We were absolutely blown away to receive this painting by Emily Connor, an established artist from Grimsby, North East Lincolnshire. This is her stunning painting of an aerial photo that was taken by a drone, of a drone, flying over Rotherfield village with the prominence of St Deny's Church and Hornshurst Wood in the background.
This contemporary, yet realist painting boasts a new era of post modern impressionism, embracing an age of futuristic technology, acceptance and conscious development.
"Only once before have I seen a painting with a UAV featured in it, until now. Drones have often been depicted as a dystopian nuisance but in this case we have an inspired piece of artwork which is beautiful, yet challenging. I love the fact that we have a traditional image of a church, perhaps a painting that would be fairly timeless, you see the drone, then you know it is contemporary and current. It is a stunning reflection of the age we live in. In years to come this might be the painting that reminds people what was happening in 2019 and when this technology becomes primitive again, will illustrate how far we have progressed into the future.
Emily's painting for some reason reminded me of the famous artworks, The Annunciation with Saint Emidius' by Italian artist Carlo Crivellior and T'he Crucifixion', artist unknown, depicting what some may say are UFO's, or celestial aerial craft, a message of a more technologically advanced civilisation, thousands of years before ours, or simply a forward thinking artist with visions of aviation.
Whether fact or fiction, they have been the subject of many a conspiracy. Whatever the artists were trying to reflect has certainly been many the cause for debate through history.
Hopefully Emily's painting will serve to inspire anyone who views it, now and in the future, just like the master pieces from our past, have done." Says Ed.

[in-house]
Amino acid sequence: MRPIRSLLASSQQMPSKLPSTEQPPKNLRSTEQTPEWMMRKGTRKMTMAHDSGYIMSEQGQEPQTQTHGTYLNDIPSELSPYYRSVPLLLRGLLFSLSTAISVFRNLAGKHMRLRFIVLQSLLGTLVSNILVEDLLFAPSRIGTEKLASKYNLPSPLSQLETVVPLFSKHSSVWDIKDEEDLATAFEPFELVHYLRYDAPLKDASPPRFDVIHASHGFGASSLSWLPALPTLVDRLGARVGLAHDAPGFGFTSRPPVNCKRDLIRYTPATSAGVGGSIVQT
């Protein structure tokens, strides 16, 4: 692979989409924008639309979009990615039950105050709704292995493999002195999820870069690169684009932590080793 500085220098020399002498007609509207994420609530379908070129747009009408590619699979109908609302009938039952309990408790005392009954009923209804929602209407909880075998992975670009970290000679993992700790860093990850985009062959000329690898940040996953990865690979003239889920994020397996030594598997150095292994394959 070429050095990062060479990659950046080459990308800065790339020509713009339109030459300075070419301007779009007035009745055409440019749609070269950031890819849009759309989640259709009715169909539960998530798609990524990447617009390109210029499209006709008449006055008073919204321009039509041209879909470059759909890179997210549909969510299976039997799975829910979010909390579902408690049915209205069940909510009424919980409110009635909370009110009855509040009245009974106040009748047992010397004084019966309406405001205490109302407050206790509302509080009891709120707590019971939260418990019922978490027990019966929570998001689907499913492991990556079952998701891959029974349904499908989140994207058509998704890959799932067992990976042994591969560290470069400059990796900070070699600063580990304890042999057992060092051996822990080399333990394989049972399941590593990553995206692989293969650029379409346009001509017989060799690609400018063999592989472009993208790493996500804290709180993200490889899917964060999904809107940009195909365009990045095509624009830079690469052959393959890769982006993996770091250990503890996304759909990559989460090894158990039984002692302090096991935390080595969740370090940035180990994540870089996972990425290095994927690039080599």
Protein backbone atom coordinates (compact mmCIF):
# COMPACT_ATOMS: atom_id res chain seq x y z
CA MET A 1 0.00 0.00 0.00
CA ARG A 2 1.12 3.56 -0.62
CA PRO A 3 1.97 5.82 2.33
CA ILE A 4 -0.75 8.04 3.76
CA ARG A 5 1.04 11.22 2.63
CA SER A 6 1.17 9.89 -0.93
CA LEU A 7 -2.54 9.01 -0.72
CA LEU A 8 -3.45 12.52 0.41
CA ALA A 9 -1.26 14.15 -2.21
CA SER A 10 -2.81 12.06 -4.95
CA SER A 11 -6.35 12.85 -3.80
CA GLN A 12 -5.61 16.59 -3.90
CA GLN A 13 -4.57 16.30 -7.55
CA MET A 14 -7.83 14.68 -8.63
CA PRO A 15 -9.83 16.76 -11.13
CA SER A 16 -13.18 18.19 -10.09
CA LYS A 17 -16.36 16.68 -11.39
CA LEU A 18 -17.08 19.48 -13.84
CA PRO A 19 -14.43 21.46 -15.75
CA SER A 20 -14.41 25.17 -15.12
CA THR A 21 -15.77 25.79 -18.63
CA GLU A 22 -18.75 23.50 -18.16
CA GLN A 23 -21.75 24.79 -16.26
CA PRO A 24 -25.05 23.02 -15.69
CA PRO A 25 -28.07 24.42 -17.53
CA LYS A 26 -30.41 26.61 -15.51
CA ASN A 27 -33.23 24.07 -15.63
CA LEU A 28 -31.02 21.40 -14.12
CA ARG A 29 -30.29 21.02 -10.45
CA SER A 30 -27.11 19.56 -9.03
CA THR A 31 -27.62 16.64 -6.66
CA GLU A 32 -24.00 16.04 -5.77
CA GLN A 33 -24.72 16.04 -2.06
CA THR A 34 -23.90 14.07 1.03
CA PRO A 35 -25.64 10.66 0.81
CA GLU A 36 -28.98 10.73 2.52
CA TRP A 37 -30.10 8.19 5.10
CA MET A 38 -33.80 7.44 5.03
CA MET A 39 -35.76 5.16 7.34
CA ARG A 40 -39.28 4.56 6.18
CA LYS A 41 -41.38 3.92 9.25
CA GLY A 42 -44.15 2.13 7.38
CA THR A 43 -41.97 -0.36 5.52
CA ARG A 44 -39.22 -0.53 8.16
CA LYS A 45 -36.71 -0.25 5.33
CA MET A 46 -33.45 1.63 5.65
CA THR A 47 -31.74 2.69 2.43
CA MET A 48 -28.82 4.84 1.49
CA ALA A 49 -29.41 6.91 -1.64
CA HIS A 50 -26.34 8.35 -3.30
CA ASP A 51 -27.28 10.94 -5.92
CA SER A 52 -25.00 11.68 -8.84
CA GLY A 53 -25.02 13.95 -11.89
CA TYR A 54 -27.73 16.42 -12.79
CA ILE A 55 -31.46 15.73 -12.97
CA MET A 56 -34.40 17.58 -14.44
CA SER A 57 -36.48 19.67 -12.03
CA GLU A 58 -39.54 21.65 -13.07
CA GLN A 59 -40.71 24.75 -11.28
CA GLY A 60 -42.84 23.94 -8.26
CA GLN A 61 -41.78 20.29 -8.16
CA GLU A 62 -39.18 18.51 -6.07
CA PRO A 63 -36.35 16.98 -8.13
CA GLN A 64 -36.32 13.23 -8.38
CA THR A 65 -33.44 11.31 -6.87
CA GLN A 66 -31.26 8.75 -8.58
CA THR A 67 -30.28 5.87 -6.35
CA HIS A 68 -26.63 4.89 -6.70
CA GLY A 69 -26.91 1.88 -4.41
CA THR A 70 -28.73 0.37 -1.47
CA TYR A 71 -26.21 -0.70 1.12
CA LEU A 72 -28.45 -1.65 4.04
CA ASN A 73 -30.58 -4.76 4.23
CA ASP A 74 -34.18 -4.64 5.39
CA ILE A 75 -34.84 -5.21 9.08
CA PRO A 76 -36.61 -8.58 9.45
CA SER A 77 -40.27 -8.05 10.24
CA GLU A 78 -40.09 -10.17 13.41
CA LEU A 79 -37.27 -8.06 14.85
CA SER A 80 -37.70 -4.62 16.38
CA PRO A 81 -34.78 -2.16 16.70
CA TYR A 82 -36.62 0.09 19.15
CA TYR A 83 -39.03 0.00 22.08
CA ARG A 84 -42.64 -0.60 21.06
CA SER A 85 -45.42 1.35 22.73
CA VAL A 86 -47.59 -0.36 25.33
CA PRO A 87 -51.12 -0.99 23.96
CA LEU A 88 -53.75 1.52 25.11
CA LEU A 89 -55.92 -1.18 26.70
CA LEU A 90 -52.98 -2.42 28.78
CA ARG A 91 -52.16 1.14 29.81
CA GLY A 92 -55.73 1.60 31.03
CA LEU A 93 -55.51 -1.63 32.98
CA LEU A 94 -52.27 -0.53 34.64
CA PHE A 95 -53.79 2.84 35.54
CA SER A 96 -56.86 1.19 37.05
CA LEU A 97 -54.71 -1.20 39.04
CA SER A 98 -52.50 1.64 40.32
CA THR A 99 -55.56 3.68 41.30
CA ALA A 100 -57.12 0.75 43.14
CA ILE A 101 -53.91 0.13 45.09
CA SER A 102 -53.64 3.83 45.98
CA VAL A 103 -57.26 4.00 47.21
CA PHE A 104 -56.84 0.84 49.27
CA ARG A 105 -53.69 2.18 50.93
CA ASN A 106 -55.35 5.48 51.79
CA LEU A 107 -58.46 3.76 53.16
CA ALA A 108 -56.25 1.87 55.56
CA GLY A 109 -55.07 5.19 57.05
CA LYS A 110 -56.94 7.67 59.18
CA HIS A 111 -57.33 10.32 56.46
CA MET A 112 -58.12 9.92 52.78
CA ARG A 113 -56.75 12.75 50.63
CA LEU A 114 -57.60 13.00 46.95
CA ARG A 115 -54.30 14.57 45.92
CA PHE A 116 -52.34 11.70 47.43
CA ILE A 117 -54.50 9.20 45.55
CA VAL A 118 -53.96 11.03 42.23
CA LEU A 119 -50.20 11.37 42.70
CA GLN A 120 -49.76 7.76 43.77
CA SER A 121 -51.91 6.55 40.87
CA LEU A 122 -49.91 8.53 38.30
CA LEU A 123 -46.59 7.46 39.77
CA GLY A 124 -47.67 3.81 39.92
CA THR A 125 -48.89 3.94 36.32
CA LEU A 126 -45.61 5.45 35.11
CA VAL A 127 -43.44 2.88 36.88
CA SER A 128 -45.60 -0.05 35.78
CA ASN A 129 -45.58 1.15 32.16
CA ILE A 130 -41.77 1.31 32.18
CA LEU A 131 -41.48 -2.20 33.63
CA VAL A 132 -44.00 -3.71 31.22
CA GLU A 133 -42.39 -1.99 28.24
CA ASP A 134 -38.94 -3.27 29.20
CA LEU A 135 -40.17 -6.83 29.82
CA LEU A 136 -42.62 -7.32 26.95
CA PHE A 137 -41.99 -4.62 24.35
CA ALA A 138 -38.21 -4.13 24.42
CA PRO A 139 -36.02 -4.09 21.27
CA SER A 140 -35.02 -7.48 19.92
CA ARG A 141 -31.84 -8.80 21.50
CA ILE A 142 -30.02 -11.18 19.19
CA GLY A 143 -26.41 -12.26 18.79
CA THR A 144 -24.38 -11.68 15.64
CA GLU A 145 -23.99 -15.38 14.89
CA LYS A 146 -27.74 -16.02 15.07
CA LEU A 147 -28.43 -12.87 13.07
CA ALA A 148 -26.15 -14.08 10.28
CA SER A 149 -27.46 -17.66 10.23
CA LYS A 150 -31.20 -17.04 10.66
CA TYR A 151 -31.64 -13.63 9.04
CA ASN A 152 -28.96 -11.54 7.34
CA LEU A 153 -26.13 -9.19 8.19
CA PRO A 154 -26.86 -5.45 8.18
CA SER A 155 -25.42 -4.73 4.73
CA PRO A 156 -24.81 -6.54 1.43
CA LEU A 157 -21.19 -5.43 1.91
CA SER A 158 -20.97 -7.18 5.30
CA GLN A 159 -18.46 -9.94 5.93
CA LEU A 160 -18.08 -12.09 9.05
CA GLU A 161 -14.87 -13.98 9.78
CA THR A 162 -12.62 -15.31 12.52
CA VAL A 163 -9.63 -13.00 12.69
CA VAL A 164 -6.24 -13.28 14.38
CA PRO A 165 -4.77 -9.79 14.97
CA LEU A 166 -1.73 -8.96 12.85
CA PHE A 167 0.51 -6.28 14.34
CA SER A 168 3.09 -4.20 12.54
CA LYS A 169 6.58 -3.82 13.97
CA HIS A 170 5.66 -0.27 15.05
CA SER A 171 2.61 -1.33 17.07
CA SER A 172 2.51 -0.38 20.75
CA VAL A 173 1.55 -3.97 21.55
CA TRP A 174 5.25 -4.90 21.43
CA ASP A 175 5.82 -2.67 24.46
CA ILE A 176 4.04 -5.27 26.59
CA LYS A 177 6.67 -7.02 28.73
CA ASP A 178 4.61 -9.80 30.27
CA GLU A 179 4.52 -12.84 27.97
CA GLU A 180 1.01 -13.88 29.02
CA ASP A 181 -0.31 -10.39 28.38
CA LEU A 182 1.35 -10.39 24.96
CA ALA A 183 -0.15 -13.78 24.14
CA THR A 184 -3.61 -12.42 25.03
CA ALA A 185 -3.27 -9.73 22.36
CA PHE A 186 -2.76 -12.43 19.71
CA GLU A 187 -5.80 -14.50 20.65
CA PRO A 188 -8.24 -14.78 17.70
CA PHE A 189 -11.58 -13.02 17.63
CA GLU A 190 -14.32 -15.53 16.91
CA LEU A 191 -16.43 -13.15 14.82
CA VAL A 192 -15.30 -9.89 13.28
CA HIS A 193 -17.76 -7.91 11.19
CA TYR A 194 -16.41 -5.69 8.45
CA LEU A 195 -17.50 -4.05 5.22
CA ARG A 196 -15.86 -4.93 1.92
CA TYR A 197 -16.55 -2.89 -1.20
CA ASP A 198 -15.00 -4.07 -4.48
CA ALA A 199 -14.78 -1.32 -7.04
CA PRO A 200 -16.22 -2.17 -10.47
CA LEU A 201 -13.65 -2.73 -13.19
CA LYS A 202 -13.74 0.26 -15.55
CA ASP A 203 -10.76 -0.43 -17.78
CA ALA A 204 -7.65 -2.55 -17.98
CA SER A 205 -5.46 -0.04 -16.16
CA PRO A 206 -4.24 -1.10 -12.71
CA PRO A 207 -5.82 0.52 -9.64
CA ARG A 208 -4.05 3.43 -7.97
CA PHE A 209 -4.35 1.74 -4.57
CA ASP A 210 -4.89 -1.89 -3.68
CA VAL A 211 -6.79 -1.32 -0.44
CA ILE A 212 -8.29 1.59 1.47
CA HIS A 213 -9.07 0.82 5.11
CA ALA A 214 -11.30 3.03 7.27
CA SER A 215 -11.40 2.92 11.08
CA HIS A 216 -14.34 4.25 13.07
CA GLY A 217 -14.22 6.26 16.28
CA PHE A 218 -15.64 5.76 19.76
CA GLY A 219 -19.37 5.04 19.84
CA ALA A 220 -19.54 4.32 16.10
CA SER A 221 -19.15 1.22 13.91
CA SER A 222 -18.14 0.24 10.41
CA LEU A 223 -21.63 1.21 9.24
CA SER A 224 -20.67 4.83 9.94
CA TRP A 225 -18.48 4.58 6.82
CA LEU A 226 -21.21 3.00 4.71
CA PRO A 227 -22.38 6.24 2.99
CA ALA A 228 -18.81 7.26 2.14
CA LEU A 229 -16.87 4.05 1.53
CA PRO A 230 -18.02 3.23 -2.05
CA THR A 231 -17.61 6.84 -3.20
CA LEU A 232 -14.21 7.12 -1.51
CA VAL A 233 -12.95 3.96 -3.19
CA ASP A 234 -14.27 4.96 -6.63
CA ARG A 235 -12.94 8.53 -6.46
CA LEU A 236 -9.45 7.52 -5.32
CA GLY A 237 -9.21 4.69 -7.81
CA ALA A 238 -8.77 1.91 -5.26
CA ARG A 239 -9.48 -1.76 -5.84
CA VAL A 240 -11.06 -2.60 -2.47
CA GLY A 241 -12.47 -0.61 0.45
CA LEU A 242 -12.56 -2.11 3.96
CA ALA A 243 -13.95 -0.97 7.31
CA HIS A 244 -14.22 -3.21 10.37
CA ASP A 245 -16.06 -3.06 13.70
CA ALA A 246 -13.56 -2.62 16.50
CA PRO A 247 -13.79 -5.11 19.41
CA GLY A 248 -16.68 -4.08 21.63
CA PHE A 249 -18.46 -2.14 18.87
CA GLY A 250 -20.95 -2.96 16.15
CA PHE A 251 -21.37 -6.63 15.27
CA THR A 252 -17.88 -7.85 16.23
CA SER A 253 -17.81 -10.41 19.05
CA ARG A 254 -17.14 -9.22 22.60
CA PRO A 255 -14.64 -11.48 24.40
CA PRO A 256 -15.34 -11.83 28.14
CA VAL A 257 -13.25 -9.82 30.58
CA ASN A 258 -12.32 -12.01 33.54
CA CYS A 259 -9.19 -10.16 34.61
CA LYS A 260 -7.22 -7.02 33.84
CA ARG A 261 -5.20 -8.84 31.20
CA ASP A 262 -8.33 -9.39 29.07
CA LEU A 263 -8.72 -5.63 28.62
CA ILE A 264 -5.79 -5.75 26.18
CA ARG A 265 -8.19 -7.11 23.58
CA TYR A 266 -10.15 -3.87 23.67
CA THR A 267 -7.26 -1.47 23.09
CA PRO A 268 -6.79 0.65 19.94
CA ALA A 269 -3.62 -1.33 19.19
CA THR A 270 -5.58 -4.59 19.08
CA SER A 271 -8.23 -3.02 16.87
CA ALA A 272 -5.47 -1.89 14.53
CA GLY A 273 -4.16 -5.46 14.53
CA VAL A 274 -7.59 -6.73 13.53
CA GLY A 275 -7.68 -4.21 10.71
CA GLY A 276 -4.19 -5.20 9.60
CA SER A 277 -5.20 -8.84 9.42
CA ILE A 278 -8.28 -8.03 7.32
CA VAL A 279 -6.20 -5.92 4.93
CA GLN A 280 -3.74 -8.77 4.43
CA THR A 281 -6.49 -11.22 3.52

Below are some further pieces of Emily' Connor's archive of artwork:
Emily received a First Class Honours in BA Fine Art Practice from the Grimsby Institute of Further and Higher Education and in 2016 was awarded a distinction as a Master in Fine Art at the University of Lincoln.
With an expanded practice of drawing, I endeavour to define my own archive of ‘being’. I am continually recording my relationship with phenomenology; and subsequently with a methodical duality of immediacy and attentiveness, my drawings become part of a never-ending process of trace-making." Says Emily.
‘Trace-making’ involves an interrelationship between past and present presentness. A trace is made once an experience has been encountered and documented. I make drawings that respond to the everyday spaces and environments I situate myself in, i.e. landscape, seascape, coffee shop and train. It is part of being aware; it is part meditation but most importantly, it is a process of enquiry. Trace-making is my way of ‘working on the world’.
“One of the pleasures of looking at drawing is the way in which, because the marks comprise a record of their own production, the viewer is able to re-experience, to a degree, the process of that drawing’s manifestation.”
"The studio; the archive, is used as a metaphor for my memory and previous engagements; it provides the evidence of the non-visible; past presentness. The documentation; films and photographs, serve as supplementary material to my drawing practice. They provide visual evidence of my action; a trace of my work coming into ‘being’; and thus they enrich the context of my personal archive. Like the notes and the coding system, the films and photographs enable me to track the trace of previous marks, influencing the decisions and methods of present and future ‘trace-making’. By recording the action; I am archiving the very moment of an inscription; of a trace being made; and therefore, I am preserving the ephemeral; temporal quality of phenomenological engagement." Says Emily
You can find more of Emily's work on her website: www.emilyconnor.co.uk
To learn more about drones please visit www.adventuredogproductions.com
 Harold Rosenberg, The De-Definition of Art, (Chicago: University of Chicago Press, 1972), p. 11.
 Michael Newman, Drawing Time: Tacita Dean’s Narratives of Inscription, Enclave Review (Spring 2013), pp. 5-9.